Rethinking Intercultural Approaches to Indigenous Environmental Education and Research
Chapter 4. In Search of Common Ground: To Blend or Not to Blend?
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IN SEARCH OF COMMON GROUND: TO BLEND OR NOT TO BLEND?
An increasing number of scholars, both Indigenous and non-Indigenous, are asking questions such as, “Is it possible to blend Western, Indigenous North American, and other ecological philosophies and knowledge? Or is it better to keep them separate, but search for commonalities?” Some, such as Cajete (2001) and Snow (1977/2005), suggest that the collective survival of our society will require the combined wisdom of Aboriginal and non-Aboriginal cultures.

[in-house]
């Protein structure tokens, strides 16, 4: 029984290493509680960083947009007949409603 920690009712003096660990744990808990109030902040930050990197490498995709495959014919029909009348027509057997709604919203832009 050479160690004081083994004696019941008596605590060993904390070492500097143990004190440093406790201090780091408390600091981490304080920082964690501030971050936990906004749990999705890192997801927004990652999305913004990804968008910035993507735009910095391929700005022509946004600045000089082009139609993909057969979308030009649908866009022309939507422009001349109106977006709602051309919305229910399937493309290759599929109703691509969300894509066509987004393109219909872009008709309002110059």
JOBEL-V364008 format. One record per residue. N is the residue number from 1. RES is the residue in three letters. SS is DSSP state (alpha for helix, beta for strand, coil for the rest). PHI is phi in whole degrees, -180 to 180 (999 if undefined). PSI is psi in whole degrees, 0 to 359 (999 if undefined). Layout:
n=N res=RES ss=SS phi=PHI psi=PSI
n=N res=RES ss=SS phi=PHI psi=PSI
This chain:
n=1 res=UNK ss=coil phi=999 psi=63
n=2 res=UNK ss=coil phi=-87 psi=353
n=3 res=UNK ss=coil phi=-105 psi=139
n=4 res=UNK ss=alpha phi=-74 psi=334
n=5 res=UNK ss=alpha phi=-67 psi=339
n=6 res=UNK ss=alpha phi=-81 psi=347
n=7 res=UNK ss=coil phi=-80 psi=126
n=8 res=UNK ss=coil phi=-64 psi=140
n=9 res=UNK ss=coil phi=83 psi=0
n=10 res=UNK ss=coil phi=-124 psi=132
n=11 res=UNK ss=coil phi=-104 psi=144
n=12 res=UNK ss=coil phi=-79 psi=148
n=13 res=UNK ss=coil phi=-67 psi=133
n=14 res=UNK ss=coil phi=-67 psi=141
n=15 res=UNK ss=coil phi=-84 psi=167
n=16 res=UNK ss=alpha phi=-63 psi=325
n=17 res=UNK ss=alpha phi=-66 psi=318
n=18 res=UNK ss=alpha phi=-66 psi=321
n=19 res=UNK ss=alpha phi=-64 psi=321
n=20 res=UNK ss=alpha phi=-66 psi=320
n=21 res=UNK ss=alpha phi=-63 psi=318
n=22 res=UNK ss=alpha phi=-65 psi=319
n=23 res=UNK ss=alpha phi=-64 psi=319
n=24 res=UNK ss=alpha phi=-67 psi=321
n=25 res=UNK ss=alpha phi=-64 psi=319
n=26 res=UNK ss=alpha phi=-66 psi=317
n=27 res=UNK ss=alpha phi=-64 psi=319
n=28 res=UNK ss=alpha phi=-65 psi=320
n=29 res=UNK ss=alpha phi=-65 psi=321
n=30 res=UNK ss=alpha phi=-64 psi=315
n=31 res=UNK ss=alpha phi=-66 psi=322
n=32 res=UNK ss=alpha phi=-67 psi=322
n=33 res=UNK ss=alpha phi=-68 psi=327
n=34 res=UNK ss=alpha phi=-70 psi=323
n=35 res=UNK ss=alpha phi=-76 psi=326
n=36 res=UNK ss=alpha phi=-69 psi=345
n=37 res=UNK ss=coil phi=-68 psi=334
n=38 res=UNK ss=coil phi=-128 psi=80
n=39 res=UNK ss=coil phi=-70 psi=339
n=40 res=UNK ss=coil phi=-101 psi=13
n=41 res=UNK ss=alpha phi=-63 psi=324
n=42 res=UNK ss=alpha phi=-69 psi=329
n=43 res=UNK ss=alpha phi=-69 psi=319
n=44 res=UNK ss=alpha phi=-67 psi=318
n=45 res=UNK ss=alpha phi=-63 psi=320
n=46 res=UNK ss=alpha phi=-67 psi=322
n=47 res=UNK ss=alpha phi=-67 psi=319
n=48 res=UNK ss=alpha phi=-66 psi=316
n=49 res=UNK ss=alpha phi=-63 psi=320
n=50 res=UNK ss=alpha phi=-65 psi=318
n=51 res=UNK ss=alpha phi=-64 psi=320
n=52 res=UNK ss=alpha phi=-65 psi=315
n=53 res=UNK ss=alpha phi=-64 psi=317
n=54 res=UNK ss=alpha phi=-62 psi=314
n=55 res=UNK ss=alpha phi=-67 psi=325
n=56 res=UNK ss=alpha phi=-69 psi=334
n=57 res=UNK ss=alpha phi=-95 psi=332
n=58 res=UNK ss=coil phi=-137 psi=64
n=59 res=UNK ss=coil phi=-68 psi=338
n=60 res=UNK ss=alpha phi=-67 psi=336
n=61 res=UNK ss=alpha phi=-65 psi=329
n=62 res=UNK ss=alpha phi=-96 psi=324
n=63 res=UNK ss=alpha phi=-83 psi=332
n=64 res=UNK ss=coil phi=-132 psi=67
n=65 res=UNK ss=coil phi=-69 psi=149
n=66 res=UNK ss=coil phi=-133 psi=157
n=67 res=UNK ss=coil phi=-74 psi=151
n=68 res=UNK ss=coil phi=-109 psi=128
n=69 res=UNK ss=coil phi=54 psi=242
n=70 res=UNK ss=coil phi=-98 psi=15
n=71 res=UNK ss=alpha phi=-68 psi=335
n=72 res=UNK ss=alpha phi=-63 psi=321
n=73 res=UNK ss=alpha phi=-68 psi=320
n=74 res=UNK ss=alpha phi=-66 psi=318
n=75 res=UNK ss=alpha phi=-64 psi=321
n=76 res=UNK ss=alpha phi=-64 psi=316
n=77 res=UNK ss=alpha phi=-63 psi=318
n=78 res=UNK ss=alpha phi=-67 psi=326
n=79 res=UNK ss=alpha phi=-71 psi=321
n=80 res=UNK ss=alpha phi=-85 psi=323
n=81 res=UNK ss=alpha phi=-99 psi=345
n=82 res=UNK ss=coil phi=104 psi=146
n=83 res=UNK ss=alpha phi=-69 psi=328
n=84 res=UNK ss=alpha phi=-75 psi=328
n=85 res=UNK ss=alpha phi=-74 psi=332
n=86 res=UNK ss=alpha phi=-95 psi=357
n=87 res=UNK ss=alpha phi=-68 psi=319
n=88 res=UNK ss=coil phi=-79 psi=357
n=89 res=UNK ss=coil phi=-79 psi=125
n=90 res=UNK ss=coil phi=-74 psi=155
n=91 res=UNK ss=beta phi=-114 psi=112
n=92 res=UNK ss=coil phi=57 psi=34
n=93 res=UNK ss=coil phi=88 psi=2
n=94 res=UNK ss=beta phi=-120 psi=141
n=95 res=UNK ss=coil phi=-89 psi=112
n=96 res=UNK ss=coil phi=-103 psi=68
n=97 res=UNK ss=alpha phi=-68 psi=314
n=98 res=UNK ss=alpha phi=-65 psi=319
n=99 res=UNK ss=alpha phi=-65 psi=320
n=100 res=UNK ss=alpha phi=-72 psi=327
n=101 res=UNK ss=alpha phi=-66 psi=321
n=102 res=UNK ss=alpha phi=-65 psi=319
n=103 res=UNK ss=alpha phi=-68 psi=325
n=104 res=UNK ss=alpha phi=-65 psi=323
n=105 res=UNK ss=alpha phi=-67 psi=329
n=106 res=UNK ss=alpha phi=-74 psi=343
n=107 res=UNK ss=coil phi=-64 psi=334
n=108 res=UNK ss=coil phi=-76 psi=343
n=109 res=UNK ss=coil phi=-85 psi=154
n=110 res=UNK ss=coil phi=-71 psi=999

Renowned Tewa scholar Cajete (2001) relates the story of a female relative who has a “split head”; she is of mixed Euro-American and Tewa ancestry and often feels split between the two cultures. Cajete suggests that many contemporary Aboriginal and non-Aboriginal people also have a split head—torn between various cultural and sub-cultural influences and values. He proposes that the ultimate task at hand is to find ways to heal the split head of our collective society, blending the best of Western (and other cultures) and Indigenous cultures to create a unified whole.
Turner (2005), a well-known Euro-Canadian ethnobotanist who has built strong relationships with Indigenous communities on the West Coast, also states: ← 55 | 56 →
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